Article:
islature were adopted by the Oham
bersburg United Brehtren Minister
ial Association, representing all of
the United Brethren congregations
of Franklin county, here yesterday
afternoon. The Rev. Dr. L. Walter
Lutz, pastor of the First United
Brethren Church here, was elected
a representative of the association
to attend the hearing on Wednesdav
of this week before the House judi
ciary committee on the Rorke bill,
which would legalize Sunday con
certs and motion picture shows.
Cliambersburg. Pa.. March 18.—
Miss Mary S. Lutz. daughter of the
Rev. Dr. L. Walter Lutz. pastor of
the First United Brethren Church
here, has been elected president of
th Clintonian Literary Society at
Lebanon Valley College, at Annville.
Miss Lutz is a member of the senior
class at that institution and is editor
in-chief of The News, a weekly pa
per published by the students of the
Waynesboro, Pa., March 18.—
Hiram Wertz, for many years a
prominent resident of Quincy, north
of Waynesboro, but now living with
his daughter, Mrs. Oyler. at
Cliambersburg, who has been ill -for
some time, is now much improved
in health. Mr. Werfz is in the nine
tieth year oftiis age. He retains all
his faculties, is a great reader of the
world news, both church and state.
Cliambersburg. Pa.. March 18.—
Four nurses of the Cliambersburg
Hospital, have gone to Philadelphia
to take the State board examination.
They are Misses Elizabeth Eyster.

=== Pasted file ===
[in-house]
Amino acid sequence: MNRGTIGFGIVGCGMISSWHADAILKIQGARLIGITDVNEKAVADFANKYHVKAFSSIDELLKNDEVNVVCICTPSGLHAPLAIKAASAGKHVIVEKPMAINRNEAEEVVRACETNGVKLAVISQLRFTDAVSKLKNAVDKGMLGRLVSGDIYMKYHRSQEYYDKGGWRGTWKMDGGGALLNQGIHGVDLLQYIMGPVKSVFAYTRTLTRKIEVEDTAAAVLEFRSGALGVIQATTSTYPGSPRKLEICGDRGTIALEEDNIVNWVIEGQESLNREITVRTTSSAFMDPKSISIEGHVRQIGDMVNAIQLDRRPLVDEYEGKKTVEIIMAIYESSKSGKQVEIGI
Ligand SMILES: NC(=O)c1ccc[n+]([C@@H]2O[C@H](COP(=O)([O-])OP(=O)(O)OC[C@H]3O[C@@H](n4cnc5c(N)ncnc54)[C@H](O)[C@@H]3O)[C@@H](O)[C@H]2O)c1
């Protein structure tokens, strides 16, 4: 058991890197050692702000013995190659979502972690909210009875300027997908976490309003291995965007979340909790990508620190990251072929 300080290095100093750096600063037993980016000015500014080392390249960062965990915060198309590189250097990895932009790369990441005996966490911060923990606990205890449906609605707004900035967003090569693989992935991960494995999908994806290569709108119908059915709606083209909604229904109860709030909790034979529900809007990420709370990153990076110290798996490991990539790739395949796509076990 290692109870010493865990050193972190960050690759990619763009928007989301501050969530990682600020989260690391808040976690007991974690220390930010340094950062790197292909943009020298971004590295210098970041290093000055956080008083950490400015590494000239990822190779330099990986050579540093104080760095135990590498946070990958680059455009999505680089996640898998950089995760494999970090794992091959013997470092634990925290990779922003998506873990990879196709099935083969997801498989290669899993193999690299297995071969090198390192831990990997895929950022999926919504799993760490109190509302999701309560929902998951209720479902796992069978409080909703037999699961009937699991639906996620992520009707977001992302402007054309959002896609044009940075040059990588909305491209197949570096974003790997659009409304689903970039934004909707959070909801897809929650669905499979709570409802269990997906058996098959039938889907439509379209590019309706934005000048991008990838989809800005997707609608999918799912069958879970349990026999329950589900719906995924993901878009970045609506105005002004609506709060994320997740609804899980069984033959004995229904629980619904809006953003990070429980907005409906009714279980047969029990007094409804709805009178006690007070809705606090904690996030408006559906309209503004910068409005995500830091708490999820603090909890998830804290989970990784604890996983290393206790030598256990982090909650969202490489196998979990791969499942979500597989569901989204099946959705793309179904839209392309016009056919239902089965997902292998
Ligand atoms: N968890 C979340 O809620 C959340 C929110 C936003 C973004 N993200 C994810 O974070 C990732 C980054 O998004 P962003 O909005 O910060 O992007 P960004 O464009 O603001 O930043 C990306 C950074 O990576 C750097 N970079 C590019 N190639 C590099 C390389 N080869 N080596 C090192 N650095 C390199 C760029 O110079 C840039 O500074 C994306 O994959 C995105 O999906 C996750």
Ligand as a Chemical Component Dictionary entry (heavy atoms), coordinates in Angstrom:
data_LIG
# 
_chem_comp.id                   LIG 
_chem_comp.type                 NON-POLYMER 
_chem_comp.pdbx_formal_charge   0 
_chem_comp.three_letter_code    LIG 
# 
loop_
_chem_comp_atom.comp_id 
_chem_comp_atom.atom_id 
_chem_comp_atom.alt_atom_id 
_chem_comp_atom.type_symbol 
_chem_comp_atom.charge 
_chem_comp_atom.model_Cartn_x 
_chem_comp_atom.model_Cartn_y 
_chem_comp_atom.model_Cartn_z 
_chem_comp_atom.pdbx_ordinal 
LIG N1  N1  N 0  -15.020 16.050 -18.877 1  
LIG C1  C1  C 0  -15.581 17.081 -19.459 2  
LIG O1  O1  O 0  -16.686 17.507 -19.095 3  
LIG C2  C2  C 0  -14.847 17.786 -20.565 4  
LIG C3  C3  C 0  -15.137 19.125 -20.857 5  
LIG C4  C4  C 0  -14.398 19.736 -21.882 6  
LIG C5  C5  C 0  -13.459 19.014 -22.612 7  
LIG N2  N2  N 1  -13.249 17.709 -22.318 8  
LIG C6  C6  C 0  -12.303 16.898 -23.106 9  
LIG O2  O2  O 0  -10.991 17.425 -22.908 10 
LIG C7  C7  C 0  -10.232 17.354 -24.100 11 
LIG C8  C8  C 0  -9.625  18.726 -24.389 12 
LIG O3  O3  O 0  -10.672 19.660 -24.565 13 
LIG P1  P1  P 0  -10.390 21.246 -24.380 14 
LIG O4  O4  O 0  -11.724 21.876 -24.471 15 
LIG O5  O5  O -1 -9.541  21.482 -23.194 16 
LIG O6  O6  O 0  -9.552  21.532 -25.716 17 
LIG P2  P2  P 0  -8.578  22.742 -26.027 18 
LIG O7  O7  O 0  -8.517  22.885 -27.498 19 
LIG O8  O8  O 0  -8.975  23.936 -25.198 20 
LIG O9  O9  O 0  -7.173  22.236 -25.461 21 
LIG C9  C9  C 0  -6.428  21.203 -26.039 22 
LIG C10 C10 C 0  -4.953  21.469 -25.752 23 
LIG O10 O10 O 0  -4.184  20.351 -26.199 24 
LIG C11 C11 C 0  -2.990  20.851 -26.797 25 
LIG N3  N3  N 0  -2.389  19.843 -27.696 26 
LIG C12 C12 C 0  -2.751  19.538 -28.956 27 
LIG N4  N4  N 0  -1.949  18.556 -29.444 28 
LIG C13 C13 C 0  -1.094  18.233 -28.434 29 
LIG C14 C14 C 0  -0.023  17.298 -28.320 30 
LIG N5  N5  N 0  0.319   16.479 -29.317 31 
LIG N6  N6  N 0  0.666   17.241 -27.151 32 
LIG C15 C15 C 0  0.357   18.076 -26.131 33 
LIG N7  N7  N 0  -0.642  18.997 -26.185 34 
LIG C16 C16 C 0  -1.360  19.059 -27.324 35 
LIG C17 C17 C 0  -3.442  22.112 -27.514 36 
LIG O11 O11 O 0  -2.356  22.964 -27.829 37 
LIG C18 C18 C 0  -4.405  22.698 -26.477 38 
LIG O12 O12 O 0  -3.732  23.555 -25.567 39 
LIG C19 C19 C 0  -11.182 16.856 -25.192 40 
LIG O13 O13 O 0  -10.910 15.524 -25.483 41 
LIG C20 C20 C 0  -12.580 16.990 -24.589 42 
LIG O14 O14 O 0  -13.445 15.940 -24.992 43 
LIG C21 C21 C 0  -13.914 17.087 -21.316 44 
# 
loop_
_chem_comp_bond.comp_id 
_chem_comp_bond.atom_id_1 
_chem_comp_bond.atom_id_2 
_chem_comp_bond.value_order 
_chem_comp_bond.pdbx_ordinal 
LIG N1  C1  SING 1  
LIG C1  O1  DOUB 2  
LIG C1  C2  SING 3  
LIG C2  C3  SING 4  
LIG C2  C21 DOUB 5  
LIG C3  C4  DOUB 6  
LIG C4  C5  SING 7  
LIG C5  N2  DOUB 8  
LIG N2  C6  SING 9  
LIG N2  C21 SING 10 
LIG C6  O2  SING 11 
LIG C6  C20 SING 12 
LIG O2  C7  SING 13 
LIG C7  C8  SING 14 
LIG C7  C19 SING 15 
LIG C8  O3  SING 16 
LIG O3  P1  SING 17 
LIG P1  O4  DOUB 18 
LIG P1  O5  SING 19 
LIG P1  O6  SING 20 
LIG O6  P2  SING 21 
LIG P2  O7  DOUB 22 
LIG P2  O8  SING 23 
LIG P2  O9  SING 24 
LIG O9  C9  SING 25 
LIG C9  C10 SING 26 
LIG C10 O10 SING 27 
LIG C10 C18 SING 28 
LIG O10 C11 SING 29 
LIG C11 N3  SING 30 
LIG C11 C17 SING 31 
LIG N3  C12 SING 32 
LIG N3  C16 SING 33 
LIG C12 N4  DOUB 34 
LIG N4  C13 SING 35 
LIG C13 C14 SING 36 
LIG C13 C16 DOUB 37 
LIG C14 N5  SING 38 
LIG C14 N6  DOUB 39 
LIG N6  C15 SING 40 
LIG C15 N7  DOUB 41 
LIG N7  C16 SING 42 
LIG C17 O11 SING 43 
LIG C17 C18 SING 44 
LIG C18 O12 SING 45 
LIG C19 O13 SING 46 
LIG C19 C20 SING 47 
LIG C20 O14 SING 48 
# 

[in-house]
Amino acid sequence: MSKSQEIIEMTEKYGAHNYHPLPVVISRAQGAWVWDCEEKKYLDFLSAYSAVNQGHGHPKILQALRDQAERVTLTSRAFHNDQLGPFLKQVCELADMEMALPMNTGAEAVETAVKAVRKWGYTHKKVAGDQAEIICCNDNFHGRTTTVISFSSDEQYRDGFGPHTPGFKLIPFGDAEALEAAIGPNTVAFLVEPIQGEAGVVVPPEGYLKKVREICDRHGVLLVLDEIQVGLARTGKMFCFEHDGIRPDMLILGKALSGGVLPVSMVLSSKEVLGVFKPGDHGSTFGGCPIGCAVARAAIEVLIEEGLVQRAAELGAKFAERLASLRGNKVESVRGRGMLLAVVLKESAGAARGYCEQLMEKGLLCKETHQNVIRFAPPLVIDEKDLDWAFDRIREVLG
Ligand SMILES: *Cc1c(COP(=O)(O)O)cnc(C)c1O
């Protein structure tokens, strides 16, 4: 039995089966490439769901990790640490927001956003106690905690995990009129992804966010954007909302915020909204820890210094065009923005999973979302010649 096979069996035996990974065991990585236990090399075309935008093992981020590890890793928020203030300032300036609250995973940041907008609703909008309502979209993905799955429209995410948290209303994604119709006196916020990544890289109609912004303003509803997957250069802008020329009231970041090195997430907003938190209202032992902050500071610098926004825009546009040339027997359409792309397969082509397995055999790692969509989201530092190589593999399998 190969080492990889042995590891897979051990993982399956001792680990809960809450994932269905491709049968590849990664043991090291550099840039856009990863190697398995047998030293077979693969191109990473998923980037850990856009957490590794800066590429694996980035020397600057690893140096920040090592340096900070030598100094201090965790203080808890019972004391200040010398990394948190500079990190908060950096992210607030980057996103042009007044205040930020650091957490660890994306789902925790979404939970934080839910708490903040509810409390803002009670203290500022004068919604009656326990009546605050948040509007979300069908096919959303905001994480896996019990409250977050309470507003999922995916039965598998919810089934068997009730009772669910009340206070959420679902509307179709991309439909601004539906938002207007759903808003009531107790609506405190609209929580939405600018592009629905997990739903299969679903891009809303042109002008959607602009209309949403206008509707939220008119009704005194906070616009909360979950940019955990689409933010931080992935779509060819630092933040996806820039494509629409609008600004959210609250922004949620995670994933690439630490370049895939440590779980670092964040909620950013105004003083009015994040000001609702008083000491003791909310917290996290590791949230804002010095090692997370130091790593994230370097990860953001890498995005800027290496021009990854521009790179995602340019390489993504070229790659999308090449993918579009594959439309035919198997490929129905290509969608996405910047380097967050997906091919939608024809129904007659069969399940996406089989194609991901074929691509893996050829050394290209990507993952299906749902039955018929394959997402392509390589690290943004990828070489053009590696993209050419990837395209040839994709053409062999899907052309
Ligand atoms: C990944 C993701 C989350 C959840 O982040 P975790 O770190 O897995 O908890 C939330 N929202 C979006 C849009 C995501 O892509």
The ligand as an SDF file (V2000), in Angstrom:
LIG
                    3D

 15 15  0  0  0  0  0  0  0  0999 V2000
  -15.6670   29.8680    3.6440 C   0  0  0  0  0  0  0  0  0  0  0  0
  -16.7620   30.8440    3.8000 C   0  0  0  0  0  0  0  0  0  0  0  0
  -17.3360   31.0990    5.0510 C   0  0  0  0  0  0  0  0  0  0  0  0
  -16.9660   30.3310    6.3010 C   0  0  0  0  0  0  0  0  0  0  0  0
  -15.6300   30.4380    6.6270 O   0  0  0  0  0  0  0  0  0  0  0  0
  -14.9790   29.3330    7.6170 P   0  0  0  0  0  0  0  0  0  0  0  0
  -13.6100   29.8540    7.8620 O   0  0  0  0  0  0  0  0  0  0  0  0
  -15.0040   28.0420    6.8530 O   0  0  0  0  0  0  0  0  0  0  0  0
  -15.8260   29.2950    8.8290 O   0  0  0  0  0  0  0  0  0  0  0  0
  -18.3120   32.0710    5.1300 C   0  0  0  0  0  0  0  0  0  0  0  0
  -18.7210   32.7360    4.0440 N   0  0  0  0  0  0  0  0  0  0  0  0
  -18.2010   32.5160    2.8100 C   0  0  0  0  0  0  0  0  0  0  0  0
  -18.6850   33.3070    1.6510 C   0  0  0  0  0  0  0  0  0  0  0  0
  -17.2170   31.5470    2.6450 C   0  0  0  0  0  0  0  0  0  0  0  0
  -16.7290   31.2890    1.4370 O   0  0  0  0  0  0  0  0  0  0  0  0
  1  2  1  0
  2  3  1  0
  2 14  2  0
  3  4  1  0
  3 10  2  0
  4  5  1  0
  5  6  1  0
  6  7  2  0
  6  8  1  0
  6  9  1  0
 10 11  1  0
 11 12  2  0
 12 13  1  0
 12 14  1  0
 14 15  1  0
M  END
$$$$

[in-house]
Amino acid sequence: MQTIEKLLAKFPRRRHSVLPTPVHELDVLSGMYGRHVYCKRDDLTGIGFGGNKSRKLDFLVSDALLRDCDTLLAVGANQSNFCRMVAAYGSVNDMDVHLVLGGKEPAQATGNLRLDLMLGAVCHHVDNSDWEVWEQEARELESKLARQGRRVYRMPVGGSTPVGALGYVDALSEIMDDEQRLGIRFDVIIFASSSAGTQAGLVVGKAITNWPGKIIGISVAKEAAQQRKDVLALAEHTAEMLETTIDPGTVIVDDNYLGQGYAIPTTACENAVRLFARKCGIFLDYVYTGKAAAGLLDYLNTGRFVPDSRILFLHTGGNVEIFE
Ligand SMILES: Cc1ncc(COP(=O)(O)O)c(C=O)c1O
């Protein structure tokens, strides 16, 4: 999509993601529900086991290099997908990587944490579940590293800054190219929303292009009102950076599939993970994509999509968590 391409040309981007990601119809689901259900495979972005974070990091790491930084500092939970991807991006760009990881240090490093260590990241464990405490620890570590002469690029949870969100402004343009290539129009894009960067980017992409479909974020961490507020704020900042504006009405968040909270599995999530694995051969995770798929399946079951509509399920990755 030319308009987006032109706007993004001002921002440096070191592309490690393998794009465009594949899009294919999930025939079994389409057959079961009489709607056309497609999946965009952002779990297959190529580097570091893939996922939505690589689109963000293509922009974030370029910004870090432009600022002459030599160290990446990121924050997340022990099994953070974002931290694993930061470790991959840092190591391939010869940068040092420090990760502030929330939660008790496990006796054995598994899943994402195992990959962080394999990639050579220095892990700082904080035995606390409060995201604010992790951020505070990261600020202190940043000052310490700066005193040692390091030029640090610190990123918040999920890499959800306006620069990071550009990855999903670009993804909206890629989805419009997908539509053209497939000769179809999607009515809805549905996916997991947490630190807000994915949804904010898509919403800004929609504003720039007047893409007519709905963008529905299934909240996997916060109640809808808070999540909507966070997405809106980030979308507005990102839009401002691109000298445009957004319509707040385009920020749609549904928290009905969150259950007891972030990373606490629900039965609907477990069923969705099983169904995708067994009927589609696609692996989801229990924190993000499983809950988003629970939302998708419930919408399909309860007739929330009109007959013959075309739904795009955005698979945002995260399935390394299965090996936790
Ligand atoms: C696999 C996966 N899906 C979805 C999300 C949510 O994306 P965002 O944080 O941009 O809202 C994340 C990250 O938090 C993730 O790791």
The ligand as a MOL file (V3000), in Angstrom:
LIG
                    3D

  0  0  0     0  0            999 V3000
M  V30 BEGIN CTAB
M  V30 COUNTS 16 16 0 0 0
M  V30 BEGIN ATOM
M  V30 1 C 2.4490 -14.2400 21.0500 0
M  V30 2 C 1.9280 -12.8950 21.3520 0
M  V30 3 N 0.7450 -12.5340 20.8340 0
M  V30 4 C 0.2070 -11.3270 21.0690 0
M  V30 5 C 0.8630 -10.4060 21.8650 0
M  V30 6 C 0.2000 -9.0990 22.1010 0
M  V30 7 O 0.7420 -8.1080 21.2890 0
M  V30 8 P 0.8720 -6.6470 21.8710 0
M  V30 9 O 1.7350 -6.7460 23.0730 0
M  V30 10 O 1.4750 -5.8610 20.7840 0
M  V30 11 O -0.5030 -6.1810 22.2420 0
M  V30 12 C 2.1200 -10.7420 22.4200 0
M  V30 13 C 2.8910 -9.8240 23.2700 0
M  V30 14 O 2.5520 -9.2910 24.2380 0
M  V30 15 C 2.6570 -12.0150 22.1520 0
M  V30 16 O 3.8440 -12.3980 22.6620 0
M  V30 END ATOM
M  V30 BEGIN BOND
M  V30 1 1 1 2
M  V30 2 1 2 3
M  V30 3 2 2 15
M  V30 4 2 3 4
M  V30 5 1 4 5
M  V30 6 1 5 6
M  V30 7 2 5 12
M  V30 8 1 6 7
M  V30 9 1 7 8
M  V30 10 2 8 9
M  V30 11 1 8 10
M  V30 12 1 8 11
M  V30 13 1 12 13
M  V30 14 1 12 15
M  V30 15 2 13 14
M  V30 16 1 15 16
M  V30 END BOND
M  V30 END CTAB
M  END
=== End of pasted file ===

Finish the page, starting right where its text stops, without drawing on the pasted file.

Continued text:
Blanche Hoerner. Blanche Croft and
Margaret Dessem.
Carlisle, Pa.. Mar. IS. —Just after
returning to the home after the fu
neral of Joseph E. Forrey, infant
son of Mr. and Mrs. Adam Forrey.
of this place, another child. John,
aged slightly over one year, died
from pneumonia The funeral took
i place this afternoon. Five sisters
survive in addition to the parents.
Impressive Military Funeral
at Carlisle U. S. Hospital
Carlisle, Pa., Mar. IS.—A military
funeral was held this afternoon for
Private Ancy Baric, of the United
States Army, an overseas veteran,
tvlio died at the United States War
Department Hospital No. 31 here.
Baric was a native of Austria nnd_
fought in France for a number of
months, succumbing front his
wounds on Saturday.
The procession and services were
impressive. Heading the line of
march was Lieutenant ' Dowling.
registrar and officer in charge of
the overseas men. and about 400
soldiers were in line. The Carlisle
band played a dirge and a liring
squad followed the hearse. Colonel
F. 11. Keefer, commandant, and
Chaplain Hoffit, of the hospital, were
in charge of the services, which
were held in the First Presbyterian
Church. Burial was'made in the